TechCrunch, Venture Capital, Record Labels and Getting What You Asked For
There have been another spate of interesting conversations around the tech industry about what goals a tech company should have, and how they should achieve those goals. Right now, most venture capital organizations and the majority of trade press support an infrastructure that's optimized towards a certain set of results; The question is how we accommodate those who are trying for a different set of results.
One great conversation came from Ev Williams tweeting about tech conferences, and how Twitter would have been received:
I don't think Twitter would have done well at TC50 or Demo. (Likely response: WTF?) Wonder if Google would have. (Search? Yawn.)
I replied, "But @ev, response at TC50/Demo can be determined by reputation & ability to tell a story, both of which your team has." and Ev responded in kind with "Perhaps. But are reputation and ability to tell a story determining factors of success?". At that point, I realized we may have been talking about slightly different things, closing out with the brief observation " Narrative & experience are necessary but not sufficient. They're useful when creating a product, not just onstage."
And the core of it is that TechCrunch 50, Demo, and other tech industry showcase events are really optimized for a certain model of business, following a traditional path of venture capital funding, a certain amount of buzz or attention within a particular community, and (these days at least) an exit route that involves selling to a large incumbent that's interested in that area of innovation. I have lots of friends who have followed this path, and I don't begrudge them their success with it, but I think the logical extension of this path having become well-trodden is that we end up with events that as I mentioned last week, can be fairly criticized as insufficiently world-changing.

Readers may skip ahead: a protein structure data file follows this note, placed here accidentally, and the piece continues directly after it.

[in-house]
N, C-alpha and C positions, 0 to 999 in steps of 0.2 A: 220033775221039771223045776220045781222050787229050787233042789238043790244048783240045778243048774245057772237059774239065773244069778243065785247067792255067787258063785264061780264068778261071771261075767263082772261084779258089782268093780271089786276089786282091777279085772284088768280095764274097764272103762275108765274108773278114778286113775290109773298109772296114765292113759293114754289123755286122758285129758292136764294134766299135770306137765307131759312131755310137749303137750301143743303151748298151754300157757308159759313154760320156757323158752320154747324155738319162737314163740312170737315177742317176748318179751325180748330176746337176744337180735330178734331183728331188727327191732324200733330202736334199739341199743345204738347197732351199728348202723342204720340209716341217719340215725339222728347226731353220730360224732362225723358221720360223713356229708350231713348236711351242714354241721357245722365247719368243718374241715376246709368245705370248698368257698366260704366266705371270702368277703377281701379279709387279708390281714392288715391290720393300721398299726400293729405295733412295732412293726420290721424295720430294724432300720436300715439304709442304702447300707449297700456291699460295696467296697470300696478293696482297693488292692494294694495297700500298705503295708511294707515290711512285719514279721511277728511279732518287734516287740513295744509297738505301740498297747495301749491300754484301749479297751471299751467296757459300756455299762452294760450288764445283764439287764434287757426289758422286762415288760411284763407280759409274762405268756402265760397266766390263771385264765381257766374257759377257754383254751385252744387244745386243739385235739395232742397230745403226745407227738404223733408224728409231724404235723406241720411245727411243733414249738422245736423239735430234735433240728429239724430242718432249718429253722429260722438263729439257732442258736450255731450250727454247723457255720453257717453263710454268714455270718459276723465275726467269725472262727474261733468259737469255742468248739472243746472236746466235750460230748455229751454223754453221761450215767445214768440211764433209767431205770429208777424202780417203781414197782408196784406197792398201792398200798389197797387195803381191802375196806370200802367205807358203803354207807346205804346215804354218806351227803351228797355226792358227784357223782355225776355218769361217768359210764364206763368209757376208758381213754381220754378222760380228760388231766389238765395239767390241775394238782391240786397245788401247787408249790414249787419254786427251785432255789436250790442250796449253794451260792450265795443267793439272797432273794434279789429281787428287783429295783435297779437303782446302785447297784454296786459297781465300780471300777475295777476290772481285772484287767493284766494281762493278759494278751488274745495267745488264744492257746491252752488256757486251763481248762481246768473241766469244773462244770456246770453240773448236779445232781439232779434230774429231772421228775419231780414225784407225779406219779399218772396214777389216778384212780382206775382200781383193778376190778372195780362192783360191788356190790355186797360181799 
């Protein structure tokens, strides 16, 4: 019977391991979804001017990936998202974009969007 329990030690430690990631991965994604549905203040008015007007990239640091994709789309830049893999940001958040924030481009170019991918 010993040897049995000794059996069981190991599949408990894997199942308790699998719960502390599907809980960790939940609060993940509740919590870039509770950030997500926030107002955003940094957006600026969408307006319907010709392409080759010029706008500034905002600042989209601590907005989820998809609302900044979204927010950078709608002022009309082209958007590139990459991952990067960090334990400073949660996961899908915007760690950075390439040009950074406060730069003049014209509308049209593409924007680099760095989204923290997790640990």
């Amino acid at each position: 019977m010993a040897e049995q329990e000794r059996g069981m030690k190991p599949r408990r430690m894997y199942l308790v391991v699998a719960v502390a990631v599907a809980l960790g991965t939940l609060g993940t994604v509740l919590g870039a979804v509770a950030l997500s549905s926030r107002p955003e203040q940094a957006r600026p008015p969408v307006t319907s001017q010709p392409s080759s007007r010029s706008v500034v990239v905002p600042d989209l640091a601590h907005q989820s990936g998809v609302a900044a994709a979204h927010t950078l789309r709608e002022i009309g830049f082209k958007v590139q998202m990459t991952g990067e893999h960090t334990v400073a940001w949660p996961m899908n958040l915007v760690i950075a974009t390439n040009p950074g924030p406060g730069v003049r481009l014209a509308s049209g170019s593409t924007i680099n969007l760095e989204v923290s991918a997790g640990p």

Interestingly, that last bit of criticism from Sarah Lacy on TechCrunch, saying that companies that had demonstrated their wares at the TC50 conference had for the most part not been very ambitious, was followed by a thematically similar post by Vivek Wadhwa, asking what value VCs have really brought to the world of innovation. I think the answer to Vivek's question is "It depends." but it's a very healthy sign if TechCrunch itself is questioning the fundamentals of the VC model and startups, and perhaps that skepticism justifies my tentative endorsement of the reigning regime of tech pundits.
But the crux of what I see as this reckoning point for the venture capital industry and venture-backed startups is that VCs are starting to look a lot like record labels. That's not a criticism — I used to work in the record industry, and I've enjoyed collaborating with a number of venture capital firms over the years. In both cases, though, the majority of their work is optimized for a certain model of success. This neatly mirrors Trent Reznor's analysis of what it takes for a new band to succeed:
If you are an unknown / lesser-known artist trying to get noticed / established:
- Establish your goals. What are you trying to do / accomplish? If you are looking for mainstream super-success (think Lady GaGa, Coldplay, U2, Justin Timberlake) - your best bet in my opinion is to look at major labels and prepare to share all revenue streams / creative control / music ownership. To reach that kind of critical mass these days your need old-school marketing muscle and that only comes from major labels. Good luck with that one.